Casazza was on the board of Keep America Beautiful. Clean streets were his goal, and he believed a municipal incinerator was the most efficient way to achieve them. He convinced Mayor Kevin White and White’s successor, Ray Flynn, that an incinerator would stabilize disposal capacity and control costs. Mayor Flynn eventually decided against the South Bay incinerator, opting instead to send Boston’s waste to a network of regional incinerators and to invest, minimally, in recycling. But Casazza’s logic has locked Boston into burning its trash for decades.


Efficient waste management is essential for keeping streets clean locally, particularly as disposable consumer products, manufactured with virgin and nonrenewable materials, have replaced reusable goods. But efficiency is not just a response to disposability; it also fuels it. When waste disappears, so does the motivation at both the public and private levels to promote reusable products. In this way, incinerators prop up the exploitative and globally networked chain of material extraction, product manufacturing, consumption, and waste generation.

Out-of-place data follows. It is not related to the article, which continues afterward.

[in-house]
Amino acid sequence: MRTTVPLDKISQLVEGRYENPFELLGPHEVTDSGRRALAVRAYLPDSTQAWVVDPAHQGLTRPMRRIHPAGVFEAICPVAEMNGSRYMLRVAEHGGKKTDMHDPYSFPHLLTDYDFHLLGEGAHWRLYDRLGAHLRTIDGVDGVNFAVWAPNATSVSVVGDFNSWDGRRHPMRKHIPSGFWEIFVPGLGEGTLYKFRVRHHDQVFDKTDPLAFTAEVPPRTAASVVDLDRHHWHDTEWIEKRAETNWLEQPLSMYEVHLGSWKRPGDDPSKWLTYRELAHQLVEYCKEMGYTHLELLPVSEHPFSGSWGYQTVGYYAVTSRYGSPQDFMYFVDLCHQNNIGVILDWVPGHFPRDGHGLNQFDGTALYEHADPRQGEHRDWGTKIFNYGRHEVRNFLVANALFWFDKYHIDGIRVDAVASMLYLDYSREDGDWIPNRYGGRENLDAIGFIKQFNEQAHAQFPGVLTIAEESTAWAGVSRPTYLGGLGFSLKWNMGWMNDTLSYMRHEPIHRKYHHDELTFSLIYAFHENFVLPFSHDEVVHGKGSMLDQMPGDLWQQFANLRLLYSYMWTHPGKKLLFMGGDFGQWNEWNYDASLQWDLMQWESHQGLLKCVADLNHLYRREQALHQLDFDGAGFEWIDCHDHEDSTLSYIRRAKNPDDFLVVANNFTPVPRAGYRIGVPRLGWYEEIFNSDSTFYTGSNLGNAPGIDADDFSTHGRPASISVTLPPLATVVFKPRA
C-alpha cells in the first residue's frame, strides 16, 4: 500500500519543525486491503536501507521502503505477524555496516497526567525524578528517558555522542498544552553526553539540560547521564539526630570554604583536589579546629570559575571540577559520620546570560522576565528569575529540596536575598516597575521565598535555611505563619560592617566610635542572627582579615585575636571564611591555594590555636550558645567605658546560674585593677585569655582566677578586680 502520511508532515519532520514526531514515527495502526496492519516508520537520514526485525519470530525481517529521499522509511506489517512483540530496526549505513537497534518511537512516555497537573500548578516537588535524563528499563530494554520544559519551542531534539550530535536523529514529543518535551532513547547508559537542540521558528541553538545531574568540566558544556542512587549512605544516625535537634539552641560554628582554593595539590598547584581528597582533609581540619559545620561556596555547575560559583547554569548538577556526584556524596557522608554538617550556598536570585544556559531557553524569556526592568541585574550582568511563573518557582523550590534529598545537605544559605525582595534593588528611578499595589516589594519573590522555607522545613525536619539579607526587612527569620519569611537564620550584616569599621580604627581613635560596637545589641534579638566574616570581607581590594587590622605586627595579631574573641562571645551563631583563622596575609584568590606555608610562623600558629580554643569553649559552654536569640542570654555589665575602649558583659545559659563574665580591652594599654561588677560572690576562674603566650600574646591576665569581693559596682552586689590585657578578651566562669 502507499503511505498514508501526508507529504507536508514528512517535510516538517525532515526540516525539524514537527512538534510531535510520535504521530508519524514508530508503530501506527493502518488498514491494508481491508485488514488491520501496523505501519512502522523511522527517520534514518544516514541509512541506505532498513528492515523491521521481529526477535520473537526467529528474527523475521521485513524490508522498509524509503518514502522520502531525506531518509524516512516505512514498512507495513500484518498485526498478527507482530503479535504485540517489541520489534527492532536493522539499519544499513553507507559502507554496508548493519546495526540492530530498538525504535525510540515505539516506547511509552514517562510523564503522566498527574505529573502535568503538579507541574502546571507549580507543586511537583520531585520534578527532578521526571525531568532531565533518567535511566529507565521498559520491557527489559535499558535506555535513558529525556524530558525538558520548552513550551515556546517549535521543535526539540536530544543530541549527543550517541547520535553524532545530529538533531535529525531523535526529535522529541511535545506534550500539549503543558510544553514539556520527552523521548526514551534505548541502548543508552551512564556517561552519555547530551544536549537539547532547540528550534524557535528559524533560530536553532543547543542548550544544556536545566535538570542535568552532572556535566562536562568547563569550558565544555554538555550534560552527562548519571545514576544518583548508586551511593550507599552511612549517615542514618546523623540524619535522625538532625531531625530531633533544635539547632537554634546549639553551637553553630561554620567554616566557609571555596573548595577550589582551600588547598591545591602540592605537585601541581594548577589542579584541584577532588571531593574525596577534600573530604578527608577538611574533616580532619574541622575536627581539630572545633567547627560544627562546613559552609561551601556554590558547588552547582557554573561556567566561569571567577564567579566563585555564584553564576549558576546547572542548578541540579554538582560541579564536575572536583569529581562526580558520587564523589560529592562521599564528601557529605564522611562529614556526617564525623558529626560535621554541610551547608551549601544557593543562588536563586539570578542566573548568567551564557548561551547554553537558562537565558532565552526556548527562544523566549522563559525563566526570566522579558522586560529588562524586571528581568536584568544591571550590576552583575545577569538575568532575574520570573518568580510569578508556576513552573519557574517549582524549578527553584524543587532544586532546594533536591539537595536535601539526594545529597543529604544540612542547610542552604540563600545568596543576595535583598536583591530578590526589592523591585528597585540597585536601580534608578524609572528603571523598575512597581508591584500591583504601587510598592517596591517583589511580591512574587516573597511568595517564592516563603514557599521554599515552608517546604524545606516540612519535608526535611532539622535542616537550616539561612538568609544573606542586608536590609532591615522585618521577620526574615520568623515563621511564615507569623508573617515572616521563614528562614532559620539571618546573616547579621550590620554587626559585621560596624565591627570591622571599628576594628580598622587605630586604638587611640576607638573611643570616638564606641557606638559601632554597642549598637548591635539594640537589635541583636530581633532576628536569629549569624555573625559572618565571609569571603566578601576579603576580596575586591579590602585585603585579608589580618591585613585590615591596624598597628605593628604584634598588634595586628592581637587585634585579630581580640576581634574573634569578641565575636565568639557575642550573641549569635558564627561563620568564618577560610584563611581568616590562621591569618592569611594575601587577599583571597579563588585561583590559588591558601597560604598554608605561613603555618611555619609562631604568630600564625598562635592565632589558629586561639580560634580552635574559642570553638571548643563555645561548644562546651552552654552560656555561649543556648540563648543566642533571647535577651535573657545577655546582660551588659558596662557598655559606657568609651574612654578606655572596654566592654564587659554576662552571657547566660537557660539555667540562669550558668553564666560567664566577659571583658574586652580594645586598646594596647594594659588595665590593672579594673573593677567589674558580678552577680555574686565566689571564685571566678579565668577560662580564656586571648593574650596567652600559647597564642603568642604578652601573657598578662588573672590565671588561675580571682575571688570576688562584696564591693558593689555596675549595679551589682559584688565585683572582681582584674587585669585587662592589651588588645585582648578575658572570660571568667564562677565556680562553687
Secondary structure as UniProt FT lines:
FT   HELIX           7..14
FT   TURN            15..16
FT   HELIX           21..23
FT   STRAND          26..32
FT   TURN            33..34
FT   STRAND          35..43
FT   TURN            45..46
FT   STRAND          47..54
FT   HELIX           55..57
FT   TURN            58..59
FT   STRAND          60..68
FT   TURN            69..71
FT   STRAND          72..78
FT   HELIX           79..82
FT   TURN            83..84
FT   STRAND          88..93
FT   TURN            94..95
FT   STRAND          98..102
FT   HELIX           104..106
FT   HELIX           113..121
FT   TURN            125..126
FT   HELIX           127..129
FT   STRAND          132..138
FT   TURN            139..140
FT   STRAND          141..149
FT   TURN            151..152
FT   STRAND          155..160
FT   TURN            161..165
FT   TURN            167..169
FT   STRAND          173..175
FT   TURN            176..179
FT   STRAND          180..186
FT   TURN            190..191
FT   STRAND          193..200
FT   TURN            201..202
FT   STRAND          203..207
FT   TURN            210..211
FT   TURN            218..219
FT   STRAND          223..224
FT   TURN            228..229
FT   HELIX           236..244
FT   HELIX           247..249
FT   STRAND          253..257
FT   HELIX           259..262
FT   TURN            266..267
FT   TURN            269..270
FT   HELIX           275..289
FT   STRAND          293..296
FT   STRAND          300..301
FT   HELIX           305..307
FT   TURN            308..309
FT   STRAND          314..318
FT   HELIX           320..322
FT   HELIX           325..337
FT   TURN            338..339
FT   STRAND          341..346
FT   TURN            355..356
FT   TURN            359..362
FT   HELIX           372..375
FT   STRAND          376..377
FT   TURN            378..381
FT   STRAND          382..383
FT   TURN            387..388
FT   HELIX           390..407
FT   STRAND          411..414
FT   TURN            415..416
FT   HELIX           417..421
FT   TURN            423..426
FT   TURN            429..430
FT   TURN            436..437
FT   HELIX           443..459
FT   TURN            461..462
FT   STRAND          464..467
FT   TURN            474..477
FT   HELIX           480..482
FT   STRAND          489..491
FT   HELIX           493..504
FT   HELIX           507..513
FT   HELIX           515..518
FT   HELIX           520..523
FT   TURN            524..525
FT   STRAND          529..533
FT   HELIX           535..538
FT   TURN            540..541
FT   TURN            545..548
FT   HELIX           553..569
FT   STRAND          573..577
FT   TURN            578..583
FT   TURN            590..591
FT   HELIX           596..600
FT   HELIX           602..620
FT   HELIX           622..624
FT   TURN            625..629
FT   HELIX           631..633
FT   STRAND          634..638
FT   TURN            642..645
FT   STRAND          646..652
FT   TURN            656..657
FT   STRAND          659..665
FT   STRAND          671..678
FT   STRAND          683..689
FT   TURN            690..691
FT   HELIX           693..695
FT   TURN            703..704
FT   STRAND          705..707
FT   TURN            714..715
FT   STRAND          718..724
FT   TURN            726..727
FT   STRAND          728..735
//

Incinerators, in other words, make it easier to keep wasting.

Solid waste — plastic in particular — is intimately connected with climate change, ecosystem disruption, and economic and environmental inequality. Plastic will soon eclipse coal as a source of greenhouse gas emissions. Microplastics are found in nearly all living tissue and ecosystems, including human infants.

In the face of these interlocked crises, plastic producers and waste managers continue to promote waste-to-energy incineration as a form of recycling. Calling incineration recycling might make consumers and policy makers feel better about it, but doing so allows polluters to continue polluting. Burning waste to reduce it isn’t a solution.


The Seattle example